New Historian

Enormous Pre-Stonehenge Monument Found in Salisbury

Durrington walls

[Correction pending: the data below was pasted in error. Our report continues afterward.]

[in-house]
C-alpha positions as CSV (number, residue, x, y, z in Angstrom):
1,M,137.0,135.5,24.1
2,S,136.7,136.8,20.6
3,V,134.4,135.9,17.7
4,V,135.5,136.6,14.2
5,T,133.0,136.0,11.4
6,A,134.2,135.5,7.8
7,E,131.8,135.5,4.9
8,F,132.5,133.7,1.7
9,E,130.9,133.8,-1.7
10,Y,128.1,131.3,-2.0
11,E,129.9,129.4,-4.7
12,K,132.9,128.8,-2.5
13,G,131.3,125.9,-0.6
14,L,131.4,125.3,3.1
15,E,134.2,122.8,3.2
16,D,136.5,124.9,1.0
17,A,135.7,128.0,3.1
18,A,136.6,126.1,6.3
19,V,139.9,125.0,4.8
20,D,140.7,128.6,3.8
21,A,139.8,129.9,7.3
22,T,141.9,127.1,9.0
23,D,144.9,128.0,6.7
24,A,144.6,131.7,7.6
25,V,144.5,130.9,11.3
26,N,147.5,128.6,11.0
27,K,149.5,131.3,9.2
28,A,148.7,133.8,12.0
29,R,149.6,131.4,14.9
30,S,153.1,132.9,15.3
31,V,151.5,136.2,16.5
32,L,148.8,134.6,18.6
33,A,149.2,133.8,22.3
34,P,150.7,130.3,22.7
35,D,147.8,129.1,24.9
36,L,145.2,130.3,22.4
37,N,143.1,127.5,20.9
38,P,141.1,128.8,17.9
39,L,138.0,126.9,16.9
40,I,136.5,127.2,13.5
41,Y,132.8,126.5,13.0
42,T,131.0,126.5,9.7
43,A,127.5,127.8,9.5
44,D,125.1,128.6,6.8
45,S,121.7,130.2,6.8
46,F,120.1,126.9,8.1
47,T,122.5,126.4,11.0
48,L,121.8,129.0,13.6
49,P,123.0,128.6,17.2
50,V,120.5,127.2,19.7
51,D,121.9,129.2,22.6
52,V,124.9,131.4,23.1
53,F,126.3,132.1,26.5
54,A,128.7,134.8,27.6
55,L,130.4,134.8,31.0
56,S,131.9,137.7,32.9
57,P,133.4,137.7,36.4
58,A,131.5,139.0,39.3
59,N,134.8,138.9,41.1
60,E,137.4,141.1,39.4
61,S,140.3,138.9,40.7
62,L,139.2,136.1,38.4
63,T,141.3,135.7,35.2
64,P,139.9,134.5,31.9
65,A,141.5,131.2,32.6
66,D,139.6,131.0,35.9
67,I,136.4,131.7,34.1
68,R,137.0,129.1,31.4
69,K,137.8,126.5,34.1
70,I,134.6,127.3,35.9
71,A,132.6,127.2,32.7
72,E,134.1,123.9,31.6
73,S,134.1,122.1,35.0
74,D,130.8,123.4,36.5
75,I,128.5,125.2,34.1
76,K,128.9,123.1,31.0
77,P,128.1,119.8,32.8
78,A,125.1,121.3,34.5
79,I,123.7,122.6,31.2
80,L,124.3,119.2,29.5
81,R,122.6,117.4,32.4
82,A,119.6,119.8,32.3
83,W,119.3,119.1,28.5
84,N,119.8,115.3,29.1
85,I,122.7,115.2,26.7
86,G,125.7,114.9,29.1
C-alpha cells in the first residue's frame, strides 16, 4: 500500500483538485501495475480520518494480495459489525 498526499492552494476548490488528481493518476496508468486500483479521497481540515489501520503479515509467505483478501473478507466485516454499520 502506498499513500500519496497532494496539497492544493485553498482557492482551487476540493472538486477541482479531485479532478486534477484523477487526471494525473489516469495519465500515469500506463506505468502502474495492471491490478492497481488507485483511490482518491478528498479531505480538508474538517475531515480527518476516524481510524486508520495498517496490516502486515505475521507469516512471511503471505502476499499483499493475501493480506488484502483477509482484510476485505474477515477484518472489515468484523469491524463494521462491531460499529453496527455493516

<![CDATA[An international team of scientists have detected a giant standing stone monument on Salisbury Plain, near Stonehenge, which may mark the earliest known religious transition in human history. According to media citing the researchers, this may be the biggest prehistoric monument in the country. The team, from the universities of Bradford and Birmingham, and the Boltzmann Institute in Vienna, used radar that can “see” underground to locate a configuration of between a hundred and two hundred standing stones in the shape of a horseshoe, just about three kilometers from Stonehenge. The radar data suggests that the configuration, which is believed by scientists to have been built in the first half of the third millennium BCE, was deliberately decommissioned, writes the Independent, indicating a radical shift in religious beliefs from landscape worship to a solar cult. Stones around three metres in height (with some reaching 4.5 metres) and a metre and a half in width made up most of the monument, around 800 metres in length, and the remainder of the horseshoe was an artificially steepened ridge of high ground. The area, near the village of Durrington, has been the object of close examination since last year but it was only last week that the team located the monument. So far, at least 40 complete stones have been identified, alongside 35 broken ones and 50 holes where stones used to stand. The huge formation was buried beneath a newer monument, which reinforced the scientists suggestion that it was deliberately destroyed at a time when the local population started to worship the sun instead of geographical features. The horseshoe, the Independent notes, was oriented towards the east, most probably to Beacon Hill, a well know landmark in the area. Perhaps the landmark was considered sacred because it was identified with a deity or a spirit, as was the case with many prehistoric religious traditions. Later, however, around 2,600 BCE, when the main phase of Stonehenge’s construction began, the monument had reached the end of its productive life, so to speak, and a hundred years later the stones were buried underground to make space for yet another solar-centred monument – Durrington Walls. Durrington Walls, the Irish Times reports, is among the biggest early monuments in Britain, measuring 1.5 kilometres in circumference and 500 metres in diameter, with a 17.6-metre wide ditch around it. Part of it is made up of the natural ridge that also constituted the northern section of the older monument. Work in the area is conducted within the framework of a project called the Stonehenge Hidden Landscapes and previously, based on surveys of the area, it was believed that there weren’t any larger stone structures than Stonehenge itself. The BBC quotes the researchers as saying the discovery was “fantastically lucky”, though there is still no certainty as to the function of this structure. The lead author of the study Vincent Gaffney from Bradford University was quoted by the Irish Times as saying the discovery has significant implication for scientists’ understanding of Stonehenge. The Independent adds another quote from him, that “the burying of the stones in Neolithic times almost certainly represented a significant social and ritual change.” Now work with ground-penetrating radar will continue in other parts of the area, seeking to establish whether other above-ground henges stand on bigger, buried monuments.]]>

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